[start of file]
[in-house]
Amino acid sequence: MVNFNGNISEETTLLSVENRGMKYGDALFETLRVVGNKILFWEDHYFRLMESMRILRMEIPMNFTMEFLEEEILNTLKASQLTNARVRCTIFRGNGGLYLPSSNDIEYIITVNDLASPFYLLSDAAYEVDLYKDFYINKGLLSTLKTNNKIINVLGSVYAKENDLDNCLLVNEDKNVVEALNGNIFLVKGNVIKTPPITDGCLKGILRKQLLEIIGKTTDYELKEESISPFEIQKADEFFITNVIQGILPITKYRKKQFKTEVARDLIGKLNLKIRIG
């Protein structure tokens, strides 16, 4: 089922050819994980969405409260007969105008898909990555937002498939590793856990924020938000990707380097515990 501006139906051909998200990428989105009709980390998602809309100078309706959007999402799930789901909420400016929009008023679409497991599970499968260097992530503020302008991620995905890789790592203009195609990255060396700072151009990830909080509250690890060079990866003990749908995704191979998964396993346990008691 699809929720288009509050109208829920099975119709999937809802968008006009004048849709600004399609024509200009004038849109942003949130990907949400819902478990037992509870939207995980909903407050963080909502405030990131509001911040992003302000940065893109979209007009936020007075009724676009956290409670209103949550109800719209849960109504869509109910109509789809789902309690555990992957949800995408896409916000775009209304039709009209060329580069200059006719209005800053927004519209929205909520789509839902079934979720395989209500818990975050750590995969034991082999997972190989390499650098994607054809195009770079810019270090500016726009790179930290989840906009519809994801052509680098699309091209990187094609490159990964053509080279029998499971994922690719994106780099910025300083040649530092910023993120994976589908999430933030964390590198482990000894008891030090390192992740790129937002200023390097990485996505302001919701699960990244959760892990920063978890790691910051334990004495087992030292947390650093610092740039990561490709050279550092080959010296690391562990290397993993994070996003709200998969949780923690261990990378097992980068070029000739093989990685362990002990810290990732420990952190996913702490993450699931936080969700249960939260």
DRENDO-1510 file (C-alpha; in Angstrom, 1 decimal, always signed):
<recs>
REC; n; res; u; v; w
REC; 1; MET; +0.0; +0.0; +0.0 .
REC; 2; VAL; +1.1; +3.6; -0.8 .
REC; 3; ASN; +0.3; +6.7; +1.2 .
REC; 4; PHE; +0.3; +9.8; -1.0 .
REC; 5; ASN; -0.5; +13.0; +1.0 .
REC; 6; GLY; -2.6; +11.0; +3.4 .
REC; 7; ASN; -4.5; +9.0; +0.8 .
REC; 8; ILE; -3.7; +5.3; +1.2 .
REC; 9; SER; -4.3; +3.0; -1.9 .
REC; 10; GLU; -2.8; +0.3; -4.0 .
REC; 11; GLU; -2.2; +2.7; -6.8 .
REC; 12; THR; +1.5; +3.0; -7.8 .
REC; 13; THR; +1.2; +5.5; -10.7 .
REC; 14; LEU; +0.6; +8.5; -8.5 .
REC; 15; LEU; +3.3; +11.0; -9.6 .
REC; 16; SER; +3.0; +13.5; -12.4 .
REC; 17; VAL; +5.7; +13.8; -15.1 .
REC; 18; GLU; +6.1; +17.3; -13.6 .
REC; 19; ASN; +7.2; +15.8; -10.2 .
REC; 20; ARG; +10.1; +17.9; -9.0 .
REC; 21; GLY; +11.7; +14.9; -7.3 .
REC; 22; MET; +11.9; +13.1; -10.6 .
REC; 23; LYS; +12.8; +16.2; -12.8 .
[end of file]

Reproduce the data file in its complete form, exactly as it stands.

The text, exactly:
[in-house]
Amino acid sequence: MVNFNGNISEETTLLSVENRGMKYGDALFETLRVVGNKILFWEDHYFRLMESMRILRMEIPMNFTMEFLEEEILNTLKASQLTNARVRCTIFRGNGGLYLPSSNDIEYIITVNDLASPFYLLSDAAYEVDLYKDFYINKGLLSTLKTNNKIINVLGSVYAKENDLDNCLLVNEDKNVVEALNGNIFLVKGNVIKTPPITDGCLKGILRKQLLEIIGKTTDYELKEESISPFEIQKADEFFITNVIQGILPITKYRKKQFKTEVARDLIGKLNLKIRIG
């Protein structure tokens, strides 16, 4: 089922050819994980969405409260007969105008898909990555937002498939590793856990924020938000990707380097515990 501006139906051909998200990428989105009709980390998602809309100078309706959007999402799930789901909420400016929009008023679409497991599970499968260097992530503020302008991620995905890789790592203009195609990255060396700072151009990830909080509250690890060079990866003990749908995704191979998964396993346990008691 699809929720288009509050109208829920099975119709999937809802968008006009004048849709600004399609024509200009004038849109942003949130990907949400819902478990037992509870939207995980909903407050963080909502405030990131509001911040992003302000940065893109979209007009936020007075009724676009956290409670209103949550109800719209849960109504869509109910109509789809789902309690555990992957949800995408896409916000775009209304039709009209060329580069200059006719209005800053927004519209929205909520789509839902079934979720395989209500818990975050750590995969034991082999997972190989390499650098994607054809195009770079810019270090500016726009790179930290989840906009519809994801052509680098699309091209990187094609490159990964053509080279029998499971994922690719994106780099910025300083040649530092910023993120994976589908999430933030964390590198482990000894008891030090390192992740790129937002200023390097990485996505302001919701699960990244959760892990920063978890790691910051334990004495087992030292947390650093610092740039990561490709050279550092080959010296690391562990290397993993994070996003709200998969949780923690261990990378097992980068070029000739093989990685362990002990810290990732420990952190996913702490993450699931936080969700249960939260």
DRENDO-1510 file (C-alpha; in Angstrom, 1 decimal, always signed):
<recs>
REC; n; res; u; v; w
REC; 1; MET; +0.0; +0.0; +0.0 .
REC; 2; VAL; +1.1; +3.6; -0.8 .
REC; 3; ASN; +0.3; +6.7; +1.2 .
REC; 4; PHE; +0.3; +9.8; -1.0 .
REC; 5; ASN; -0.5; +13.0; +1.0 .
REC; 6; GLY; -2.6; +11.0; +3.4 .
REC; 7; ASN; -4.5; +9.0; +0.8 .
REC; 8; ILE; -3.7; +5.3; +1.2 .
REC; 9; SER; -4.3; +3.0; -1.9 .
REC; 10; GLU; -2.8; +0.3; -4.0 .
REC; 11; GLU; -2.2; +2.7; -6.8 .
REC; 12; THR; +1.5; +3.0; -7.8 .
REC; 13; THR; +1.2; +5.5; -10.7 .
REC; 14; LEU; +0.6; +8.5; -8.5 .
REC; 15; LEU; +3.3; +11.0; -9.6 .
REC; 16; SER; +3.0; +13.5; -12.4 .
REC; 17; VAL; +5.7; +13.8; -15.1 .
REC; 18; GLU; +6.1; +17.3; -13.6 .
REC; 19; ASN; +7.2; +15.8; -10.2 .
REC; 20; ARG; +10.1; +17.9; -9.0 .
REC; 21; GLY; +11.7; +14.9; -7.3 .
REC; 22; MET; +11.9; +13.1; -10.6 .
REC; 23; LYS; +12.8; +16.2; -12.8 .